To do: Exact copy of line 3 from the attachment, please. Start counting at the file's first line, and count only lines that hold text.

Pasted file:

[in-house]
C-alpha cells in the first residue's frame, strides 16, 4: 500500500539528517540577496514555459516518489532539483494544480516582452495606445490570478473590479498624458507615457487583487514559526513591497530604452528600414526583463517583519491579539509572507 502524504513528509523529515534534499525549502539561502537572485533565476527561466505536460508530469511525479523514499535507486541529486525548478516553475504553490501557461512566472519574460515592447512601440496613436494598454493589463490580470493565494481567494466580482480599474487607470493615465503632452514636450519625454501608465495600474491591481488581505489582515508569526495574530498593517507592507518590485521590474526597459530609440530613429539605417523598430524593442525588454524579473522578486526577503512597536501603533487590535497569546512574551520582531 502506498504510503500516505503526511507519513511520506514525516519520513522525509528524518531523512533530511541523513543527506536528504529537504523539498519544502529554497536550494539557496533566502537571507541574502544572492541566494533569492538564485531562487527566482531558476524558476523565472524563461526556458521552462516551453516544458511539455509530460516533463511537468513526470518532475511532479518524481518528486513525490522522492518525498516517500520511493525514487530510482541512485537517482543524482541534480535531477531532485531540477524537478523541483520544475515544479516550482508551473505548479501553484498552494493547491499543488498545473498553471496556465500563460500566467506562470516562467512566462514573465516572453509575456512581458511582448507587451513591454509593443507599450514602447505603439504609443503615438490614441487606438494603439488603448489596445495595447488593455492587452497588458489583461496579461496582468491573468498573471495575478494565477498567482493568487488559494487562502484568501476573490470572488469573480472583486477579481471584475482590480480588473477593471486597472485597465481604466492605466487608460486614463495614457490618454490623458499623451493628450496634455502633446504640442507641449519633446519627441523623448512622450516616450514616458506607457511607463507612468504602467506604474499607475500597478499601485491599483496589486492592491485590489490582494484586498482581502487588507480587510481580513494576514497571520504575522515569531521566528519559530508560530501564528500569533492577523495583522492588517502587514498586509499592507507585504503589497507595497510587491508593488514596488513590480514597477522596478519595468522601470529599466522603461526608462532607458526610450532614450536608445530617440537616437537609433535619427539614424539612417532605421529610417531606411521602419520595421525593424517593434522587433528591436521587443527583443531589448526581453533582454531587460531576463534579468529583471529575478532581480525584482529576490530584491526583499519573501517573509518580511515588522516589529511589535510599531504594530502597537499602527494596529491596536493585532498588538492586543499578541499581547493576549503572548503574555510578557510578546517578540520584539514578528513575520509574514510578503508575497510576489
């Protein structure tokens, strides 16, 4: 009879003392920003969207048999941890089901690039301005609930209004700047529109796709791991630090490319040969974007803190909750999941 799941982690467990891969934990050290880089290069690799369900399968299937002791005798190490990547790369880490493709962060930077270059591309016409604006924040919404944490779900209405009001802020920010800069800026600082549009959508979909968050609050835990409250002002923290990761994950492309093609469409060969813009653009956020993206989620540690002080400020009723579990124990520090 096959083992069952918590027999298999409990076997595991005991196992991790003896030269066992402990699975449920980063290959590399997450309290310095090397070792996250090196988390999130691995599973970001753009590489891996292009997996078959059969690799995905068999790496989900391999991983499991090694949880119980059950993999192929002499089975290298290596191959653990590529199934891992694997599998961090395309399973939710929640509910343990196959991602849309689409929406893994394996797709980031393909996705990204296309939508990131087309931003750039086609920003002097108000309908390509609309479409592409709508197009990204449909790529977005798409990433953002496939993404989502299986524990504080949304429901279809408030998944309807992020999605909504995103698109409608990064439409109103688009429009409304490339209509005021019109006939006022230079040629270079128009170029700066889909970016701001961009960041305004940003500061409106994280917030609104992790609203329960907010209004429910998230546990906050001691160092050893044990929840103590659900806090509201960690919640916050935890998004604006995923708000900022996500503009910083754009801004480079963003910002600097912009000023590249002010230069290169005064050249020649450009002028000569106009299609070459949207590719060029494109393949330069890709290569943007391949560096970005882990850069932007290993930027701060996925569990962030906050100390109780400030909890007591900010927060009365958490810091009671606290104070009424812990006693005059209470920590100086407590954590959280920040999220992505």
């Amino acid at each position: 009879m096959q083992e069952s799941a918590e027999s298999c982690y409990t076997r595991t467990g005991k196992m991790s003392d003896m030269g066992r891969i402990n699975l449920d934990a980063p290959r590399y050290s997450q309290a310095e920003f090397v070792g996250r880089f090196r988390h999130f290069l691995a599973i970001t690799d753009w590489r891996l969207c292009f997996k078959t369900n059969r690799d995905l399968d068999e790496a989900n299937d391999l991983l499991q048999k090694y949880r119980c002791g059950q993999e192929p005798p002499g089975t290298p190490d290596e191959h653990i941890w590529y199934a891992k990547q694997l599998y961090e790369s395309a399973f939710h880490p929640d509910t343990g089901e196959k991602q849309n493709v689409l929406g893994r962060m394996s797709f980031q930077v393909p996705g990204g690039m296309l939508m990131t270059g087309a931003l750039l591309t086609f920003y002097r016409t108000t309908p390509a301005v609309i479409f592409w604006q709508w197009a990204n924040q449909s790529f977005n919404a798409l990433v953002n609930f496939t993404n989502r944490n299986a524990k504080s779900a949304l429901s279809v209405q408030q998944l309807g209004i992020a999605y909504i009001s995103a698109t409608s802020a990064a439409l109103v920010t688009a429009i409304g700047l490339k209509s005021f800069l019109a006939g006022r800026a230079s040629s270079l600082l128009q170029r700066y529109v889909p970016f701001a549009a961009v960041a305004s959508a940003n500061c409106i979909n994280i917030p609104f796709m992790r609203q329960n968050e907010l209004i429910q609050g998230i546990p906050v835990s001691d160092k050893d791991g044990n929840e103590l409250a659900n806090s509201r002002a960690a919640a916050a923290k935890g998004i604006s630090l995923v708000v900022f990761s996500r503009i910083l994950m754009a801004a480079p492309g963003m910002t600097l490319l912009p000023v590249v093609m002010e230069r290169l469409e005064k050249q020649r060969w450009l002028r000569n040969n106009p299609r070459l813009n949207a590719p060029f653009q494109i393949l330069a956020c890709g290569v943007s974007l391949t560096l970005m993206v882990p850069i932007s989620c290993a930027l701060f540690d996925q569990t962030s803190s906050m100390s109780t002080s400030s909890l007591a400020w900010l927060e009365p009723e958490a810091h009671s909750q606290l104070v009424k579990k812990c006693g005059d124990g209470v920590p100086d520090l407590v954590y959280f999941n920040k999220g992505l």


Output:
């Protein structure tokens, strides 16, 4: 009879003392920003969207048999941890089901690039301005609930209004700047529109796709791991630090490319040969974007803190909750999941 799941982690467990891969934990050290880089290069690799369900399968299937002791005798190490990547790369880490493709962060930077270059591309016409604006924040919404944490779900209405009001802020920010800069800026600082549009959508979909968050609050835990409250002002923290990761994950492309093609469409060969813009653009956020993206989620540690002080400020009723579990124990520090 096959083992069952918590027999298999409990076997595991005991196992991790003896030269066992402990699975449920980063290959590399997450309290310095090397070792996250090196988390999130691995599973970001753009590489891996292009997996078959059969690799995905068999790496989900391999991983499991090694949880119980059950993999192929002499089975290298290596191959653990590529199934891992694997599998961090395309399973939710929640509910343990196959991602849309689409929406893994394996797709980031393909996705990204296309939508990131087309931003750039086609920003002097108000309908390509609309479409592409709508197009990204449909790529977005798409990433953002496939993404989502299986524990504080949304429901279809408030998944309807992020999605909504995103698109409608990064439409109103688009429009409304490339209509005021019109006939006022230079040629270079128009170029700066889909970016701001961009960041305004940003500061409106994280917030609104992790609203329960907010209004429910998230546990906050001691160092050893044990929840103590659900806090509201960690919640916050935890998004604006995923708000900022996500503009910083754009801004480079963003910002600097912009000023590249002010230069290169005064050249020649450009002028000569106009299609070459949207590719060029494109393949330069890709290569943007391949560096970005882990850069932007290993930027701060996925569990962030906050100390109780400030909890007591900010927060009365958490810091009671606290104070009424812990006693005059209470920590100086407590954590959280920040999220992505």